In an important speech from Andrew Haldane, the Chief Economist of the Bank of England stated that “interest rates could remain lower for longer, certainly than I had expected three months ago.”

Citing “weaker global growth, low wage growth and financial and political risks” which could affect the UK economy, these latest comments seem to have ruled out any rise in interest rates until after the election at the very least. In essence, this means that mortgage borrowers are therefore set to continue to enjoy the extraordinarily low rates on offer at present.

There are of course some extraordinary issues spooking everyone at the moment which leads to a whole host of uncertainty; the strength of the global economy, return of Eurozone issues, Russia, Ukraine, the Middle East and Ebola to name but a few. This has led to the FTSE and Dow tanking whilst UK 10 year Gilt Yields have fallen dramatically. Meanwhile, oil battles have pushed prices to unexpected lows.

We have also seen inflation fall further to 1.2% pushing back the expectation of rate rises. UBS for example have pushed back their interest rate rise prediction from November 2014 to August 2015. Consumer confidence in house prices has also fallen to its lowest level for 12 months, according to Halifax.

The discussion now is all about Secular Stagnation!

Given the fact that mortgage lenders are already embroiled in a rate war as they try to increase their business levels in order to meet their annual targets they are already behind on, as well as ensuring a good start to next year, consumers can expect rates to get even keener over the coming few weeks.

With the cost of 5 year money, (SWAP rates), now lower than it has been since August of last year, we have already seen 5 year fixed rates as low as 2.59%. We could well see them drop below the 2.49% level, whilst we could also see discounted variable or tracker rates fall to around the 1% level. Where the low point is remains to be seen, but for anyone looking for security over the next few years where their mortgage payments are concerned, the next few months could well be the best time to lock in for many years.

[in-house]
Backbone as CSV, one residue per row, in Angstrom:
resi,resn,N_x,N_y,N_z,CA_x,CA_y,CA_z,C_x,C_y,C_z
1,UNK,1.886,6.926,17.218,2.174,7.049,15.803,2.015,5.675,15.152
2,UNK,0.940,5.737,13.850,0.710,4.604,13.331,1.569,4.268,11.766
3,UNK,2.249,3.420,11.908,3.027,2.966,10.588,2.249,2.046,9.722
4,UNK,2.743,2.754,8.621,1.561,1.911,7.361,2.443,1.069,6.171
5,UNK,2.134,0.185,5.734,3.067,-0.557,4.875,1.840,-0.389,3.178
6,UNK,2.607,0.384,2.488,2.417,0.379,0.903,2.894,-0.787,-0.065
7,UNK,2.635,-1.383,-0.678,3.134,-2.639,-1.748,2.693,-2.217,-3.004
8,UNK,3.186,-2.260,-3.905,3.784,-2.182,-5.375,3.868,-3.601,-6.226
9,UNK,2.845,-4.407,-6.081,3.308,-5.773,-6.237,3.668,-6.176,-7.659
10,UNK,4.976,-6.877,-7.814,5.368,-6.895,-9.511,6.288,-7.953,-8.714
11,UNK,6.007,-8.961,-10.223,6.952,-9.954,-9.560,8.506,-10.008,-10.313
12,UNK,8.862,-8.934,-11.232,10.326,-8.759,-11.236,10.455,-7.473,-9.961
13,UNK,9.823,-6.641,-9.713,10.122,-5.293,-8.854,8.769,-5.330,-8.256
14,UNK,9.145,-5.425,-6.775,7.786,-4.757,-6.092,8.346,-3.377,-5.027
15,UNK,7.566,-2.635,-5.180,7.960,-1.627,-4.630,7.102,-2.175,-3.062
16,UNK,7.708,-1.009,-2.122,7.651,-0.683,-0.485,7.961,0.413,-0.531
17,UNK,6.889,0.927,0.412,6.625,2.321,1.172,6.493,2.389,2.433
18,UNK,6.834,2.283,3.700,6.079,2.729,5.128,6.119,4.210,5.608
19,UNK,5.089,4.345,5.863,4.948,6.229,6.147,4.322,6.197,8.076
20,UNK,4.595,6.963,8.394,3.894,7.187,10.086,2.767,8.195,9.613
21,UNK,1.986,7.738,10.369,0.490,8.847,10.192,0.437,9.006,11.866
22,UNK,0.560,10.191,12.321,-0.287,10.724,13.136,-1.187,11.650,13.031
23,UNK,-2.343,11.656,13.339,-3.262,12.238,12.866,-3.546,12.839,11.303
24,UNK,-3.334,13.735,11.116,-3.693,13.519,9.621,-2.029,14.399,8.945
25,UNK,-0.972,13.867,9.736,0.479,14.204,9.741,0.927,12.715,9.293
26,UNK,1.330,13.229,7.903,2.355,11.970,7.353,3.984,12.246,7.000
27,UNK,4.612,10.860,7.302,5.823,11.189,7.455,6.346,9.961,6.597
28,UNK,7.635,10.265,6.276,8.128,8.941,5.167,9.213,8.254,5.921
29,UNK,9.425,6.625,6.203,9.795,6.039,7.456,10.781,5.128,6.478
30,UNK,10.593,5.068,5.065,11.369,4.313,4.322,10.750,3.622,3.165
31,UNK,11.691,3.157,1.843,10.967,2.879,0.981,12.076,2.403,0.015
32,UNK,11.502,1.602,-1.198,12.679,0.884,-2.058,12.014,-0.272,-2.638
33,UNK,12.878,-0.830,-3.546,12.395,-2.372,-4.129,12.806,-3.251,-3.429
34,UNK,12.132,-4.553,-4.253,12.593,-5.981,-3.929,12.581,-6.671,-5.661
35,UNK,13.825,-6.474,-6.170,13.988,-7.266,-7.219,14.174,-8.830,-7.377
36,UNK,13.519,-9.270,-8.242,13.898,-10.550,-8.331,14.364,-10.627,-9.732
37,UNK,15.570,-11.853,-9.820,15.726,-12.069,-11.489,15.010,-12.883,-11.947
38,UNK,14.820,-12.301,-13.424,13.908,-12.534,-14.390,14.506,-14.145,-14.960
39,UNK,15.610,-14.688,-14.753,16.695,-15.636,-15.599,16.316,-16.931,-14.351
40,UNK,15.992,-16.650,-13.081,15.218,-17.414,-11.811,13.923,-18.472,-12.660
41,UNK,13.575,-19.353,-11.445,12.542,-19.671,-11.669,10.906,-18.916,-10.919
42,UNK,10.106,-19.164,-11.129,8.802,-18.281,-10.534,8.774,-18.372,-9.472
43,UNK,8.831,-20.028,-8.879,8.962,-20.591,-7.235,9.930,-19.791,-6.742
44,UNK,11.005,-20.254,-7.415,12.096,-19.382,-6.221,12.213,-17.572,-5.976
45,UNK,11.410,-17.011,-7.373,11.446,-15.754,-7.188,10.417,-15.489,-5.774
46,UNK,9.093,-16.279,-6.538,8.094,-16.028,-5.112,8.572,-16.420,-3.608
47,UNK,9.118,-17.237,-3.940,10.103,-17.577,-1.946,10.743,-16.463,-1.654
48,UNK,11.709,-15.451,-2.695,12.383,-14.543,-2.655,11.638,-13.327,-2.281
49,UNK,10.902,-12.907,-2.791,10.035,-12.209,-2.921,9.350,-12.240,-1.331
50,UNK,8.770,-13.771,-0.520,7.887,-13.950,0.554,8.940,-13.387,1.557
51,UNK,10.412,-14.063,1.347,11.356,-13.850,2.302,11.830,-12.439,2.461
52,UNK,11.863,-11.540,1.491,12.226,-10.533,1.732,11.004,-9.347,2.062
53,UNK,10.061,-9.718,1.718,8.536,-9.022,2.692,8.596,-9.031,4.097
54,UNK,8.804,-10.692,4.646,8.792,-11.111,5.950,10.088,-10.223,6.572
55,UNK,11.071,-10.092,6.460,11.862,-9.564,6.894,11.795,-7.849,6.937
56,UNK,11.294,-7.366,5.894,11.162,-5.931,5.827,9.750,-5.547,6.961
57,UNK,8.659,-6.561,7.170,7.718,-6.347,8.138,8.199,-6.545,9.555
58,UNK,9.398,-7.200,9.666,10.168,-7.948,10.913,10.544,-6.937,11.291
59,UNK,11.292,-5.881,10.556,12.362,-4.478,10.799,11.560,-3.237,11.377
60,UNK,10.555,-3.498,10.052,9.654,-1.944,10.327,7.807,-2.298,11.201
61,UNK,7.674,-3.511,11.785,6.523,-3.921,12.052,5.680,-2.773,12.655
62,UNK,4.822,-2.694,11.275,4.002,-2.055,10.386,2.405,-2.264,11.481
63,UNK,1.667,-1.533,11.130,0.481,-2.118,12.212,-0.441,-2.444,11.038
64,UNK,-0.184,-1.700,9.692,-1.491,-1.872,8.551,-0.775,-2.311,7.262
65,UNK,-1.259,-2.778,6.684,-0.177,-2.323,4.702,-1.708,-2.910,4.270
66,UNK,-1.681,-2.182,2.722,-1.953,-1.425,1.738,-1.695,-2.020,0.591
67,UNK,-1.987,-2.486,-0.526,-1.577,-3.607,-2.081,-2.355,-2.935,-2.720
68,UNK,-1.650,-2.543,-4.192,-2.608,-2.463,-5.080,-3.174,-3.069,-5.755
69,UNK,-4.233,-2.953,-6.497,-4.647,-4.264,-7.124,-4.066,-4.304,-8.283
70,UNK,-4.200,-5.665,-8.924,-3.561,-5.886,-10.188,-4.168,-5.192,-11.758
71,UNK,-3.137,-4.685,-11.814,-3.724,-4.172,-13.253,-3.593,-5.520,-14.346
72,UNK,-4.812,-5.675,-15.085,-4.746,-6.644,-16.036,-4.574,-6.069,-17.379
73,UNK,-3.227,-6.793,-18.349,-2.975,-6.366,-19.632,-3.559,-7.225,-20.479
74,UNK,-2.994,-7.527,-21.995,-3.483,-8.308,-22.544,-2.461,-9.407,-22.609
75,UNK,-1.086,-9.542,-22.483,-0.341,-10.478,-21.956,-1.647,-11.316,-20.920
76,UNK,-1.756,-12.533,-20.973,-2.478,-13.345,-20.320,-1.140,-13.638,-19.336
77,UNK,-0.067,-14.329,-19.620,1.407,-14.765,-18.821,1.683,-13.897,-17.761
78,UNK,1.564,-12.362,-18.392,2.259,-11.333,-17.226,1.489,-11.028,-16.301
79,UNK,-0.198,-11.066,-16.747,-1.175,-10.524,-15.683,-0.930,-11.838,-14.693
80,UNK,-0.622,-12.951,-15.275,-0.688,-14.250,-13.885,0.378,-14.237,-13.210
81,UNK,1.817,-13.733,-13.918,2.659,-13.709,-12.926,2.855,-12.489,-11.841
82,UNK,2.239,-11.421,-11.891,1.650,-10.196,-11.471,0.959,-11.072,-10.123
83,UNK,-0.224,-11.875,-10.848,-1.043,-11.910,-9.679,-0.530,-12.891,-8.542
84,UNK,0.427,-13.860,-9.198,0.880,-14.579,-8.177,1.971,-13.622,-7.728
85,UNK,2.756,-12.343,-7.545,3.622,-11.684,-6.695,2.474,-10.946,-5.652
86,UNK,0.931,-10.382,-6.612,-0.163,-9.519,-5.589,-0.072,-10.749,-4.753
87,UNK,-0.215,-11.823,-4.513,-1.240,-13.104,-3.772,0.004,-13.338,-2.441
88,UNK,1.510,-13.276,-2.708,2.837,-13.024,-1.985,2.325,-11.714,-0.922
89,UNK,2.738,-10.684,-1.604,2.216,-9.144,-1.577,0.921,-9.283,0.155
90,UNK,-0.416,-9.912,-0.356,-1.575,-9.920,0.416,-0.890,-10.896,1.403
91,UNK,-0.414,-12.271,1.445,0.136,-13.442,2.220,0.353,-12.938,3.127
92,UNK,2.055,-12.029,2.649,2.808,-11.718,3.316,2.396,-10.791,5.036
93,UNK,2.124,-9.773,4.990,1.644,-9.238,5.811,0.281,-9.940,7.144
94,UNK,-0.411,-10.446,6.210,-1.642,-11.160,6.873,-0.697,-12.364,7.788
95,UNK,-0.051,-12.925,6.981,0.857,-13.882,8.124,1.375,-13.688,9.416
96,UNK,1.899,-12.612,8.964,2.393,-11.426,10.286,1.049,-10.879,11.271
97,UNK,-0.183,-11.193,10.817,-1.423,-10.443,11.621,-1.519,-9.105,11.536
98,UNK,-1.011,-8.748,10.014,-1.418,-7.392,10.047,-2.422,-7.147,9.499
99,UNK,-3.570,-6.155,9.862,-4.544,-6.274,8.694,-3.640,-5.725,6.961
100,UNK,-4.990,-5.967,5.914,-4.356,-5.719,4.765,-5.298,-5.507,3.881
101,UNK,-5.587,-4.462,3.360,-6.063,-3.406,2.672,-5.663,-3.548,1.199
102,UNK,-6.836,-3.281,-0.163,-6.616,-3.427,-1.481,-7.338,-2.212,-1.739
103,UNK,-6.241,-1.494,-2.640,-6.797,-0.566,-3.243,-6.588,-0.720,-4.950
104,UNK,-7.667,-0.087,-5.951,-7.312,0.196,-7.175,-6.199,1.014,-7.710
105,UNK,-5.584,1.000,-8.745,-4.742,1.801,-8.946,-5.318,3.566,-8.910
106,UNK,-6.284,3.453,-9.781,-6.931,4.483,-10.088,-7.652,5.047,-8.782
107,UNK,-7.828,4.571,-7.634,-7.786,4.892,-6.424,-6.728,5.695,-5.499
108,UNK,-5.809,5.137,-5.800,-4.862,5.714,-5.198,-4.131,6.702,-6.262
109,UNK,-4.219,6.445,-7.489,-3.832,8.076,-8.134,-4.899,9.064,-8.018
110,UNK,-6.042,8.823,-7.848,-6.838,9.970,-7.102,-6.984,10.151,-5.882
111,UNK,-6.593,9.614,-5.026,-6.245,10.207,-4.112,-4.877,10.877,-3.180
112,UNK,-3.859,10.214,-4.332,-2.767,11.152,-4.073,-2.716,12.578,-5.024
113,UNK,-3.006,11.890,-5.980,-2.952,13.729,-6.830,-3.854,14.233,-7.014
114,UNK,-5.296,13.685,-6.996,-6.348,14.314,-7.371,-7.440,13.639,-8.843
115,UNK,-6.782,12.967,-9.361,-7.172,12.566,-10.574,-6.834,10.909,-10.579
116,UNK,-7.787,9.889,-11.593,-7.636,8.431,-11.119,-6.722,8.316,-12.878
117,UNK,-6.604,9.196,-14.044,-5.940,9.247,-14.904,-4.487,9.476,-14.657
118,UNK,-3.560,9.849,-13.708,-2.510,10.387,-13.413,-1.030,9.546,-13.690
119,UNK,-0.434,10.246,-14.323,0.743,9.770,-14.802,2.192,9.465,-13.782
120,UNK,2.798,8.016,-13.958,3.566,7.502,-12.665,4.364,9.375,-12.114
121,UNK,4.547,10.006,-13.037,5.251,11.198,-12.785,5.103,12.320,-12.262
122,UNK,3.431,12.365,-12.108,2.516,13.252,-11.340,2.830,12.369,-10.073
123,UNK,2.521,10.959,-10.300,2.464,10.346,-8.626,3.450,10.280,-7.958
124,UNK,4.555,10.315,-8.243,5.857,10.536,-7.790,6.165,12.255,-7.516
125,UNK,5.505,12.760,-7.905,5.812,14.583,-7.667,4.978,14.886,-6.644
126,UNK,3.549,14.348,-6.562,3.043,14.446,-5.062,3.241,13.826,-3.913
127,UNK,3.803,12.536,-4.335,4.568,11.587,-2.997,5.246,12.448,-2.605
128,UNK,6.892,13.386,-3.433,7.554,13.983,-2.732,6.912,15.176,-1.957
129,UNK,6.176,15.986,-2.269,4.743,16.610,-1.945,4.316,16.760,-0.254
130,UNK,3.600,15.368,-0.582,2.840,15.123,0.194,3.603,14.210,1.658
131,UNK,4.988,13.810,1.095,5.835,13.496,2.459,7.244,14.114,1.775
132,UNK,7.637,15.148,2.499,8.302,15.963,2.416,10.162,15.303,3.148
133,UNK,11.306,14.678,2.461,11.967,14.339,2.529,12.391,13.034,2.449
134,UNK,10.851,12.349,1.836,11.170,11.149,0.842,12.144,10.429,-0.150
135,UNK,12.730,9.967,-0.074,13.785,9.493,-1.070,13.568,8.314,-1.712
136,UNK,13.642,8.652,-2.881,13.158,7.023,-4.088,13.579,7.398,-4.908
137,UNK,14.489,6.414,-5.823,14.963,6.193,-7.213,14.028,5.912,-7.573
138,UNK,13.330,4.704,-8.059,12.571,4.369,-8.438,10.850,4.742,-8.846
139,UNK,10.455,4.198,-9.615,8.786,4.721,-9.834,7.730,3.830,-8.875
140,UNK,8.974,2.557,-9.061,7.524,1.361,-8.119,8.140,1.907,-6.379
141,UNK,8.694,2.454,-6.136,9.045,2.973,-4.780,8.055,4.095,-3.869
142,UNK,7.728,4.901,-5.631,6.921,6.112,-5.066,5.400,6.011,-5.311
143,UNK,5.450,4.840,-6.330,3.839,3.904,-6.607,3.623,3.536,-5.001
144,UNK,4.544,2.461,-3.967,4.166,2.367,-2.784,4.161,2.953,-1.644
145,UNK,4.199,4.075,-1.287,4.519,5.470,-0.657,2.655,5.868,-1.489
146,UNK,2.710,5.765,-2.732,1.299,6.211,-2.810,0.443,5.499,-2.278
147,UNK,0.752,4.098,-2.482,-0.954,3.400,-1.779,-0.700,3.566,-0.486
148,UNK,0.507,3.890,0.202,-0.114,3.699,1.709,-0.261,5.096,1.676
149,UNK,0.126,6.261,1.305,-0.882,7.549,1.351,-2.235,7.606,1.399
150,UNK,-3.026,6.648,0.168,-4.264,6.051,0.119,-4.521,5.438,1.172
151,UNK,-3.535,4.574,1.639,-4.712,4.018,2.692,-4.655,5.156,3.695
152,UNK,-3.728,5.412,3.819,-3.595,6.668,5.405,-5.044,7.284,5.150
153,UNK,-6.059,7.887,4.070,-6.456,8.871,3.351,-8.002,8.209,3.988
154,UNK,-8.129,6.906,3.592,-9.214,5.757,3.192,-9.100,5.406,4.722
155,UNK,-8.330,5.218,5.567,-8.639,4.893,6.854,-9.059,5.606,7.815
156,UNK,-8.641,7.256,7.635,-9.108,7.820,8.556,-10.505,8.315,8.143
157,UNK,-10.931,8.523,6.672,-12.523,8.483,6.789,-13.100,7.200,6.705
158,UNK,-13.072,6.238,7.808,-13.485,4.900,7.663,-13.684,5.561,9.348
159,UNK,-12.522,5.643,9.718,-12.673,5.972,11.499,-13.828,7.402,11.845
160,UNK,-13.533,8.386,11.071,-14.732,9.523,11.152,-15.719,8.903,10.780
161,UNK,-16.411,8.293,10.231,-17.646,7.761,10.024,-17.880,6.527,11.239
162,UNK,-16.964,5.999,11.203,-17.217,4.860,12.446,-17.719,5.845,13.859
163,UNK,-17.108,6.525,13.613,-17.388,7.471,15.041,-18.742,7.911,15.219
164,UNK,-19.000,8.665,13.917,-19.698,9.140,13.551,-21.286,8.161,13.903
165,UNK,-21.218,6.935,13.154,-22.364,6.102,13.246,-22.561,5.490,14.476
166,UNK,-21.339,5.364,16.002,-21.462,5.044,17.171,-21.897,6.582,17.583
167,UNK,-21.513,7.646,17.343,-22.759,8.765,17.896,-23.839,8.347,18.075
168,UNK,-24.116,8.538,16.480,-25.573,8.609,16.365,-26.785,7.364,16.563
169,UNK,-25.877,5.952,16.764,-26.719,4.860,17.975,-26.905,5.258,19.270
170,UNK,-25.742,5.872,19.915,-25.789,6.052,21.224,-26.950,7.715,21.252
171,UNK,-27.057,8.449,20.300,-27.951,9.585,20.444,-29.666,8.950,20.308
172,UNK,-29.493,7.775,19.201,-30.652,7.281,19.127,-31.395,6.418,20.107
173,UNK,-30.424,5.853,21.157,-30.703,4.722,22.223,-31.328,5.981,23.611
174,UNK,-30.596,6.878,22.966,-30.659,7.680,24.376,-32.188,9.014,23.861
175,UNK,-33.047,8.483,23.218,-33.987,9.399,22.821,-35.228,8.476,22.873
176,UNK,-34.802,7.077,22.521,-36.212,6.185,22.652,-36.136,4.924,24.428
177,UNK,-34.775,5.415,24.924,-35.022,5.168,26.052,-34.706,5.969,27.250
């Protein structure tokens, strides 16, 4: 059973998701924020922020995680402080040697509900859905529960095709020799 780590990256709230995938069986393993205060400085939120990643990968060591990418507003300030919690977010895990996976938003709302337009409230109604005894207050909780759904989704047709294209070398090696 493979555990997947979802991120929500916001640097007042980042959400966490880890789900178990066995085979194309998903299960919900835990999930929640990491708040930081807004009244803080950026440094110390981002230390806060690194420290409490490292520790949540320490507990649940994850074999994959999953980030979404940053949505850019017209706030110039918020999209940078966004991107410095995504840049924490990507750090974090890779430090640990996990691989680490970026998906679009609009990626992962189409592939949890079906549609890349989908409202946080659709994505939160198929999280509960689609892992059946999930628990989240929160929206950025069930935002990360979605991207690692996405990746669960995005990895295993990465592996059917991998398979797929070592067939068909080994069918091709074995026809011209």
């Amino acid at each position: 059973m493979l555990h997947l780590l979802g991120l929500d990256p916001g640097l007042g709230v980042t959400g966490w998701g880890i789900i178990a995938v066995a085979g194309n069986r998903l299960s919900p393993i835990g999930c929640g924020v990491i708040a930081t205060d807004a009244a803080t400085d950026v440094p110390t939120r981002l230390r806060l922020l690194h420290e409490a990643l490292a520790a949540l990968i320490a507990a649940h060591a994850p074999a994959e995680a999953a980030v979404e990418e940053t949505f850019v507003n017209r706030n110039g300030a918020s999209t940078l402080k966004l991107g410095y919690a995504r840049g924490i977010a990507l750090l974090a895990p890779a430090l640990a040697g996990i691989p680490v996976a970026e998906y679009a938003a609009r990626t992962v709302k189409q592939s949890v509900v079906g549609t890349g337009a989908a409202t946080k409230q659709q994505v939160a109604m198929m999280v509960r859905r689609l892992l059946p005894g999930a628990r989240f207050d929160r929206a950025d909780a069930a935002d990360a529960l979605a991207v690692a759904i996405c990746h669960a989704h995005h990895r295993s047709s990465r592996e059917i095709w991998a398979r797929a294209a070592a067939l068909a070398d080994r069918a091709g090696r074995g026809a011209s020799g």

These low rates are also a blessing for those mortgage prisoners who are unable to remortgage due to new rules introduced in the Mortgage market Review earlier this year.

The Mortgage Market Review introduced new guidelines for lenders which means that they assess a borrowers affordability in a much stricter way. They no longer work on a simple income multiple but now take into account all outgoings, such as loans, school fees, pension contributions and even service charges into account. They also work out affordability based on a stress test; in other words based on a higher interest rate in the future which is around the 6% -7% level.

They have also cut back on interest only and are stricter with older borrowers. For those borrowers who fall into these categories or who have changed the way they are paid, for example recently become self-employed, they can find it difficult to be accepted for a mortgage even if the loan amount is not changing or indeed reducing.

With lenders still seemingly ignoring FCA transitional rules put in place to help these borrowers, low rates will buy them more time until hopefully the mortgage market opens up once more for all borrowers.

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